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Sweetest Reggae

Album: From Bam-Bam To Cherry Oh! Baby - SpotifyThrowbacks.com

Song: Bam-Bam

Artist: Toots & The Maytals, Byron Lee & The Dragons

Album: From Bam-Bam To Cherry Oh! Baby (c. 1970s)

Genre: Sweet Reggae

This may sound very arrogant…. But…. In this day and age, the only people who can probably appreciate an album like this, are Jamaicans and West-Indians in my age group. Very few Americans would know anything about this album; unless perhaps you’ve dated someone for many years who happened to be from the island. One of the things I miss most from my childhood growing up was, in my neighborhood, we had one of the only record shops dedicated to 100% reggae! Both full albums and 12 inch reggae; many if not all were imported. All in a very short walking distance. I remembered this album being one of many my mom purchased there. I think this was when I fell in love with Toots and The Maytels’s music for the first time.

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The first song I heard was “Bam-Bam” by Toots & The Maytels. I loved this song so much. I don’t know what was it that I loved it so much. Maybe it was his unique voice? Maybe it was his soul that came through his music? Or maybe it was his passion for political change I heard in his music? I played that song so many times. The second song I fell in love with was “Pomps & Pride.” Very catchy tune, and you can’t help but to move your hips just a little bit when you hear it. I was really surprised to find out that Spotify has the entire entire album. The album has various artists, which includes Desmond Dekker (which is another talented favorite of mine.


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Slim Smith - SpotifyThrowbacks.com

Song: Will You Still Love Me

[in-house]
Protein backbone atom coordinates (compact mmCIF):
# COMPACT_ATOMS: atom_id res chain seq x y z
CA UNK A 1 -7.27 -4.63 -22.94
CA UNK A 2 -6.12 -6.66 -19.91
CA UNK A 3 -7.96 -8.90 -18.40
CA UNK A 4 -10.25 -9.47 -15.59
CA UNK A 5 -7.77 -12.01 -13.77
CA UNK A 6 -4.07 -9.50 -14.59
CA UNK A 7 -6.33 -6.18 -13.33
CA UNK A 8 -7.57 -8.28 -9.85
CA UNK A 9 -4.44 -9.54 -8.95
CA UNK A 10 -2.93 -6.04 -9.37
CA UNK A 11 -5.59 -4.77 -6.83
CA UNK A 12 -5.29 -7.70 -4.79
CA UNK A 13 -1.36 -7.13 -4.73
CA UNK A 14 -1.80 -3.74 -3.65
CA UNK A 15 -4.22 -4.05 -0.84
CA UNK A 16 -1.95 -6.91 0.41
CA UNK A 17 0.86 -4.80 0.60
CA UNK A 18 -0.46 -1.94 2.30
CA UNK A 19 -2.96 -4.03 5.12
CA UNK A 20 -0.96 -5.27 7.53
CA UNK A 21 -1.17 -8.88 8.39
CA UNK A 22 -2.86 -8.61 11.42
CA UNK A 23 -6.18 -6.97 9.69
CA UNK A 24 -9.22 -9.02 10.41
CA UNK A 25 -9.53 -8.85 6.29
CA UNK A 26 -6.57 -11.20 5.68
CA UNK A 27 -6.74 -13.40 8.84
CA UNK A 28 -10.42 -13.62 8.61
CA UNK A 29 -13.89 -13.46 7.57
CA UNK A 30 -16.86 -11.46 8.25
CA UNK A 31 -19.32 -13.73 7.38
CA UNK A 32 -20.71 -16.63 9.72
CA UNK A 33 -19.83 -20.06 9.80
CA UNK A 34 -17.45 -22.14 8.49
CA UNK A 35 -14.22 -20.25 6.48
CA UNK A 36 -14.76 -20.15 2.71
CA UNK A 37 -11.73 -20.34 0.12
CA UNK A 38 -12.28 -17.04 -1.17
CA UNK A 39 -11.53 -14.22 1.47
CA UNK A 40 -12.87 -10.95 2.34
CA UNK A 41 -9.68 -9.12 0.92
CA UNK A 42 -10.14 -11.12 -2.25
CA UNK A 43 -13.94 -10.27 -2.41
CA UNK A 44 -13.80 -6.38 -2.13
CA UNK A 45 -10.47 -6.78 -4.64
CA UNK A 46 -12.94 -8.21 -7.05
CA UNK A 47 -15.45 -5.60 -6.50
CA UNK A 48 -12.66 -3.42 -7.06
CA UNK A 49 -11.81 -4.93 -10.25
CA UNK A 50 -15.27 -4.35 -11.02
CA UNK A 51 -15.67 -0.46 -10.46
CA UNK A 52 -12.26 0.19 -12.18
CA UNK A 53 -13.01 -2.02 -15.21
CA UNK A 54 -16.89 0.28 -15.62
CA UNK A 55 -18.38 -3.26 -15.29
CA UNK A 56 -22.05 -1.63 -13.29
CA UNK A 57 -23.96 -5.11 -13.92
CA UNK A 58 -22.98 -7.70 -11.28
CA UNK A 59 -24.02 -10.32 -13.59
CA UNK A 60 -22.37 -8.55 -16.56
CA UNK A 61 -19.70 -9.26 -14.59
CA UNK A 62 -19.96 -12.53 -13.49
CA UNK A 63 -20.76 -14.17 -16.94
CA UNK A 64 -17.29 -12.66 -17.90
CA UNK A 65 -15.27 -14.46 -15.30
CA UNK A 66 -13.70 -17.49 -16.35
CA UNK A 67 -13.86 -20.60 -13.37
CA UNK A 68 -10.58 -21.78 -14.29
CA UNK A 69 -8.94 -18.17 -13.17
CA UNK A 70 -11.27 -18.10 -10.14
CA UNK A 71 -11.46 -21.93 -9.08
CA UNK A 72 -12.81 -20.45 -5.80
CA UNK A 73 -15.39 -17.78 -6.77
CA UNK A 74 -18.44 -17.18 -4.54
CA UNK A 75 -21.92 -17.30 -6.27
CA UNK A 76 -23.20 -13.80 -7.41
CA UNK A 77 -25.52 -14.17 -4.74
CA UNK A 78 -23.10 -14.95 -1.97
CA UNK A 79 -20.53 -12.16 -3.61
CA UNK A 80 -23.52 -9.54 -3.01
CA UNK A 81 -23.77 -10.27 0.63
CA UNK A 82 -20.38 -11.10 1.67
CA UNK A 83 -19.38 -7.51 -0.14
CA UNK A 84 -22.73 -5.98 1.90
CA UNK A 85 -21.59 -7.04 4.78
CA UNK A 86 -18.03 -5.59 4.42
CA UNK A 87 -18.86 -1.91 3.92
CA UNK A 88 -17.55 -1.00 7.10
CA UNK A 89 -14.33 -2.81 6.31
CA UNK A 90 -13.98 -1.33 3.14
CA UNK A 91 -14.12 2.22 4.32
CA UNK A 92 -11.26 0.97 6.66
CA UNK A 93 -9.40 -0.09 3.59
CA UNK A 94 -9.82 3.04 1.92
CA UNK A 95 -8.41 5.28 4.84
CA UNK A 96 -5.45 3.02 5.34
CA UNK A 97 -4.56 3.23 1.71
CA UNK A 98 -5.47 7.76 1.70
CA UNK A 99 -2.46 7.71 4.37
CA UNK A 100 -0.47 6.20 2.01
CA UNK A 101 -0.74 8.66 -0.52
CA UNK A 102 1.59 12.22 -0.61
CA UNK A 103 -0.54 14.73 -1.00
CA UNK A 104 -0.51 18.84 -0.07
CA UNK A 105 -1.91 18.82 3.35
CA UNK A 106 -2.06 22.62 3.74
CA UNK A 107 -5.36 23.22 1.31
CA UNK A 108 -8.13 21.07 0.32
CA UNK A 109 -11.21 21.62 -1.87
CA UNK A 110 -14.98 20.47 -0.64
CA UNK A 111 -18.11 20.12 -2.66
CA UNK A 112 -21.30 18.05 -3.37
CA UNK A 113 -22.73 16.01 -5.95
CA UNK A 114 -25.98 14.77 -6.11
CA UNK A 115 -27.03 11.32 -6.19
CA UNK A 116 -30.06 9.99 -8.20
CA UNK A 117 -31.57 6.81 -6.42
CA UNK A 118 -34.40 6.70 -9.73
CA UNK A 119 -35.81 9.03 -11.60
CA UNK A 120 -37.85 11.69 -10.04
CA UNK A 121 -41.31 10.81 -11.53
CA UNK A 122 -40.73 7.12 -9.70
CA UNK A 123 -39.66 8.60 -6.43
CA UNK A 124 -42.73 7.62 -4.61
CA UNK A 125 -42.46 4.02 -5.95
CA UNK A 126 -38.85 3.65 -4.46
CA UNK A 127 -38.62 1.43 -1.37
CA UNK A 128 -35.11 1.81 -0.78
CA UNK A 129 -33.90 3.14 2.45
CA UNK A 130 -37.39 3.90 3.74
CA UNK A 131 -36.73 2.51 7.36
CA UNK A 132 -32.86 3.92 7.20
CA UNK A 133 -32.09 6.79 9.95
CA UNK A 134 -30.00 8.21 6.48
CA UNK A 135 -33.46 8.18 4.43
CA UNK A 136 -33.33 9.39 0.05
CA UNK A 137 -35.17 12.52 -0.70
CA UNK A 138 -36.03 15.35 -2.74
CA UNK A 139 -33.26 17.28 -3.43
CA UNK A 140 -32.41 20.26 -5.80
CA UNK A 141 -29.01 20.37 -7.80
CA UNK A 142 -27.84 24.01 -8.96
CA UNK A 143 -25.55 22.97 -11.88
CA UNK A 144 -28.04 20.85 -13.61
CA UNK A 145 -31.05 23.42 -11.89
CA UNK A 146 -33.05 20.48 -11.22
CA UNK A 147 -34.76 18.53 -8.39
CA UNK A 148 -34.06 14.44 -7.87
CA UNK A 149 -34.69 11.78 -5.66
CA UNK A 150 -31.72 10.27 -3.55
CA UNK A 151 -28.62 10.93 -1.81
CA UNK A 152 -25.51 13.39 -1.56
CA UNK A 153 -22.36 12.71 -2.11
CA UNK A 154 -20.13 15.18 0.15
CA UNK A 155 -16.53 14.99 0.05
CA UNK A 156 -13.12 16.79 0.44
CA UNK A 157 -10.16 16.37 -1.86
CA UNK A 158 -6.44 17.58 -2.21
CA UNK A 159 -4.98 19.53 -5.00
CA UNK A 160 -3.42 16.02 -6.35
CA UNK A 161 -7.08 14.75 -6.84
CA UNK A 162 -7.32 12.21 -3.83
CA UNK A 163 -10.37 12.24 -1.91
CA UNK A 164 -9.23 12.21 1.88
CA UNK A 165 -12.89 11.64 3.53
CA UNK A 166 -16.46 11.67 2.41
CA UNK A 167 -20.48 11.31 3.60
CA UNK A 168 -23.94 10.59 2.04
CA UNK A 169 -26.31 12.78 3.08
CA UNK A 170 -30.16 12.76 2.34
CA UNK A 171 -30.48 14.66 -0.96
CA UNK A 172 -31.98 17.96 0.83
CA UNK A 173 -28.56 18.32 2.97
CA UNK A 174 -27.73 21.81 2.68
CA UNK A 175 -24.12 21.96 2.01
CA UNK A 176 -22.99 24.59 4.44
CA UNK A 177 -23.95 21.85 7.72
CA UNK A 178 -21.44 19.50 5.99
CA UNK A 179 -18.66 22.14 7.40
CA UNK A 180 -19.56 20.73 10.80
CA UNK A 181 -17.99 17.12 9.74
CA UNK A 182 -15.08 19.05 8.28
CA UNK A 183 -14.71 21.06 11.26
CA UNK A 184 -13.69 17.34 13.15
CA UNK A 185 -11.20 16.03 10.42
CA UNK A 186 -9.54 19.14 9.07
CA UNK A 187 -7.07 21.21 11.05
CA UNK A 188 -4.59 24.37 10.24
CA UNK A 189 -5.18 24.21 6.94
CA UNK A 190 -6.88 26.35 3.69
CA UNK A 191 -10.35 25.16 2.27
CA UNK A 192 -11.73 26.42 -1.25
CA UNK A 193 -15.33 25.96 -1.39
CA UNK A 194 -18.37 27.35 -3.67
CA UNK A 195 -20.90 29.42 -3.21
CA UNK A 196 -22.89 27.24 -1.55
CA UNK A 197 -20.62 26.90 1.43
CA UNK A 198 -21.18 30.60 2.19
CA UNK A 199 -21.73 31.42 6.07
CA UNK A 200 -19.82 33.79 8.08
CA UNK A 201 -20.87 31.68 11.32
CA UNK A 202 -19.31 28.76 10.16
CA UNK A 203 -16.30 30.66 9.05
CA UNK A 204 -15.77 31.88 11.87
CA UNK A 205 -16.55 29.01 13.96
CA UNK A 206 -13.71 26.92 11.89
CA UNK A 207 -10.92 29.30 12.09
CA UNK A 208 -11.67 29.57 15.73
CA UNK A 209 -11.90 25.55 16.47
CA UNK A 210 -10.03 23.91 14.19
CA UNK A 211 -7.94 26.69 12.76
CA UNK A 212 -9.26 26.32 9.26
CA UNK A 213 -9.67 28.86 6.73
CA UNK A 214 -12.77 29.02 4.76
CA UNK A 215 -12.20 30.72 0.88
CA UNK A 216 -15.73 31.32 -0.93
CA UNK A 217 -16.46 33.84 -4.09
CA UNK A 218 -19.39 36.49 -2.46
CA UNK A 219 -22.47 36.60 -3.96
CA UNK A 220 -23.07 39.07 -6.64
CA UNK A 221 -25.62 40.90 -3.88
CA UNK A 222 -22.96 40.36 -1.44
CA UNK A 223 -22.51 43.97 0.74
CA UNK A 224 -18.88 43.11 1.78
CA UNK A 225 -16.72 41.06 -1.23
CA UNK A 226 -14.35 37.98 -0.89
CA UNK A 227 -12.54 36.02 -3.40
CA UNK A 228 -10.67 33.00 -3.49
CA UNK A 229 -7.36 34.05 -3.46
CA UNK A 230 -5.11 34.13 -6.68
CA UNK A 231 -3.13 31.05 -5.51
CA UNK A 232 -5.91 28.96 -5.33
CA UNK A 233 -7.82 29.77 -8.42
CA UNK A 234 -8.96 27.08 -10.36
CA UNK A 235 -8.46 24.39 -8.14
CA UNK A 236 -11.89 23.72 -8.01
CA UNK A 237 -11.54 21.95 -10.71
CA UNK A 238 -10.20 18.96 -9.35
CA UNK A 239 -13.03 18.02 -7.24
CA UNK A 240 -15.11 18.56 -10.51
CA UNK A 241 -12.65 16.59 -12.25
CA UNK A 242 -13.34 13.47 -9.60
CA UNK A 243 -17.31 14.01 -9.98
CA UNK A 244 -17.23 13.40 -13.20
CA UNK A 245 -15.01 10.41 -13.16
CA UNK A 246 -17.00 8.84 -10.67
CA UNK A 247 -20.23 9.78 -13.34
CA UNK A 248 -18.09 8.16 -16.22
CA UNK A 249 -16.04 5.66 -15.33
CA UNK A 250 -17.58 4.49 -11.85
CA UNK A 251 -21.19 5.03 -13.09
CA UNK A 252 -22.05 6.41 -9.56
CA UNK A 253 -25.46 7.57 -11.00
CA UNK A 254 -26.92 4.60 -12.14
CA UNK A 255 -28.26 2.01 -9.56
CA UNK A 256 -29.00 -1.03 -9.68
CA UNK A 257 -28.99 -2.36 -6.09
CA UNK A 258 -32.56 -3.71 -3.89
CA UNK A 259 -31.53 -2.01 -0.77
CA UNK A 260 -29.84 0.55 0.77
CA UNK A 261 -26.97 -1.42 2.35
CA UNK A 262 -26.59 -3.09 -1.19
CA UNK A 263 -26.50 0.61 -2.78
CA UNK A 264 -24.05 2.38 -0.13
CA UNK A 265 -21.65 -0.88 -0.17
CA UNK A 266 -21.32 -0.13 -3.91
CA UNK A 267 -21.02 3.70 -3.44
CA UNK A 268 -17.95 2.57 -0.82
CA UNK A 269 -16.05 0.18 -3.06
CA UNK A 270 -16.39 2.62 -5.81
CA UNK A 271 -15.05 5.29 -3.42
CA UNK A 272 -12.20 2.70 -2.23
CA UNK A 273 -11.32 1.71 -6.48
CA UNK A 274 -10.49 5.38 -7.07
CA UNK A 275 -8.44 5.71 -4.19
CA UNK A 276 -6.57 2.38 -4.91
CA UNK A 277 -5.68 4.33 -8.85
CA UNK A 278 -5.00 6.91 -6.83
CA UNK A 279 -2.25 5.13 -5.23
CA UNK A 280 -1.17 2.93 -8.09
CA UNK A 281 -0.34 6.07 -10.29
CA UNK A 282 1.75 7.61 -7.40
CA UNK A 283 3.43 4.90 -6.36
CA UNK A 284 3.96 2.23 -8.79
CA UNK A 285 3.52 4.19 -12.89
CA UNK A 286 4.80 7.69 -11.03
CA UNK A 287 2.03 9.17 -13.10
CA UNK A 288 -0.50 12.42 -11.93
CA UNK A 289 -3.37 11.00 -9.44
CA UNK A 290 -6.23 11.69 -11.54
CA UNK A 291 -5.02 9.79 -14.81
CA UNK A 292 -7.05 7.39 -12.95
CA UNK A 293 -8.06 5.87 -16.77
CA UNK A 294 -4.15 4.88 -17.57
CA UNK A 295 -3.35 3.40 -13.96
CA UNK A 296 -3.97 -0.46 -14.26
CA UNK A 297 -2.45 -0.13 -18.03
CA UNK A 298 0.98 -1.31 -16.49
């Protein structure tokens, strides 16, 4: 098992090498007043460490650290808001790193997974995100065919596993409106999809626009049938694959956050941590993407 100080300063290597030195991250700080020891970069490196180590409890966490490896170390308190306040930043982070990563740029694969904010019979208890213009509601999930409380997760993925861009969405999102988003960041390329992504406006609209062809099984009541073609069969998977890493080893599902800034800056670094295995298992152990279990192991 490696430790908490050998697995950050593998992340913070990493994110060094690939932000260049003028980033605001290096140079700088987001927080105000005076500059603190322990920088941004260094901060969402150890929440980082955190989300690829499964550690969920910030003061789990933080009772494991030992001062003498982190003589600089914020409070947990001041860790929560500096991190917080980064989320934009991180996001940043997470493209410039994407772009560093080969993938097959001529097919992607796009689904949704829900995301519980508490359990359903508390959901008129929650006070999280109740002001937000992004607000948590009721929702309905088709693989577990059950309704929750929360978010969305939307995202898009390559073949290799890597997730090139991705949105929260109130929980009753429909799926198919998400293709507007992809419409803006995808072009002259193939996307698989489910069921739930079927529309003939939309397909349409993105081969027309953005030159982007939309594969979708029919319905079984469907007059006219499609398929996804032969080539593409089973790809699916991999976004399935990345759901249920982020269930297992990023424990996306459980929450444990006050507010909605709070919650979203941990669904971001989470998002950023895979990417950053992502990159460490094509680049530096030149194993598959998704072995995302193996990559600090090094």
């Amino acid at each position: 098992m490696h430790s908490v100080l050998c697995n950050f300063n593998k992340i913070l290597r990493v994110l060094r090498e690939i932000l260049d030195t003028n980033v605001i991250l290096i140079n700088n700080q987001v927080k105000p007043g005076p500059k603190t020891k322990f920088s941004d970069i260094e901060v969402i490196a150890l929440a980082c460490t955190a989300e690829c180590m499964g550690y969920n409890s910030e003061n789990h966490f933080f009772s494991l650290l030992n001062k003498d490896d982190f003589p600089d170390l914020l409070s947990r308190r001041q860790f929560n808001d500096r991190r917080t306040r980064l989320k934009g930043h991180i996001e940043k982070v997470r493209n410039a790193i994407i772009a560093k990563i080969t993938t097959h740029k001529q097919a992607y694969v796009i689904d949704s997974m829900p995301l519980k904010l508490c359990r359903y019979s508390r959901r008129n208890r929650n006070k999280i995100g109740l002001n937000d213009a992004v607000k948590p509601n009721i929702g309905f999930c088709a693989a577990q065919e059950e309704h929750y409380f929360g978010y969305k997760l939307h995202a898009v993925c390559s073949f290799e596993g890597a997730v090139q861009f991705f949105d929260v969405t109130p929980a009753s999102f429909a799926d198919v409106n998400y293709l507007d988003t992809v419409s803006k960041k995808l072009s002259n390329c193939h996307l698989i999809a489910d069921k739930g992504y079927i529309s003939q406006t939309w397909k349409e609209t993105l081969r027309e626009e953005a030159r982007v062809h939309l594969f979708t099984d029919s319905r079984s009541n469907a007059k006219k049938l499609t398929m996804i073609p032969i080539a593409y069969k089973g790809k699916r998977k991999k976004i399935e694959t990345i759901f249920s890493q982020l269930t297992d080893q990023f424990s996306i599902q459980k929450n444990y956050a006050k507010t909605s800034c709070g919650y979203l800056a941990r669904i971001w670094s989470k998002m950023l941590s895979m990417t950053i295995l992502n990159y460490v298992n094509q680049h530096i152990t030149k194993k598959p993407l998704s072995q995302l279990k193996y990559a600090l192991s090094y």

Artist: Slim Smith

Album: Sound Box Essentials: Platinum Edition (2012)

Genre: Sweet Reggae

This is a very nice reggae cover of an old 1960s song, originally first recorded by a girl group called “The Shirelles.” The very popular group Shirelles took this song to #1, and has been covered by many people after that. But very few are aware of this reggae gem. Born in Jamaica, Slim Smith has done a wonderful job with this legendary classic. Unfortunately, early in Smith’s reggae career, he accidentally killed himself. He died in 1973 from subsequent injuries. I cannot find the year he actually released this recording. I’m going to make an assumption it was a couple of years before his death.


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The late John Holt - SpotifyThrowbacks.com

Today, I’d like to write about one of the biggest forgotten reggae legends! His name? The late John Holt. This man has made a lot of smooth reggae. Sweet, sweet reggae. He also used to be one of many Jamaican artists that loved to reinterpret American music; and let me tell you, many of them were really nice in my opinion. I didn’t like all his remakes, sometimes it sounded like his voice didn’t fit some of the songs he sang. But, there was one cover he did that I remember my grandfather listening to a lot on his reel2reel (I loved it too). This song was co-written by the late Brook Benton (along with two others), and recorded by the late Nat King Cole. The song was called “Looking Back (1958).” The song hit #2 on the R&B Charts.

The late John Holt - SpotifyThrowbacks.com

However, John Holt’s version of “Looking Back 1972),” took the song to a whole different level. I LOVED how he put together that organ intro; it almost made the song immediately recognizable. It’s a beautiful song that talks about a man realizing his bad mistakes toward the one he loves, and he learned not to do them again. You know, I was saddened to discover that Holt’s cover version wasn’t even mentioned anywhere on Wikipedia. If I didn’t know it existed growing up, it would not be on my blog. I digress.. I tried adding him on Wiki, not sure if they’re going to approve it or not. I want you to check out two more amazing Holt songs. “A Love I Can Feel (1971),” and “If It Don’t Work Out,” also released in 1971. “If It Don’t Work Out,” is actually a cover of the Casinos’s  song “Then You Can Tell Me Goodbye (1967).”


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Freddie McGregor - SpotifyThrowbacks.com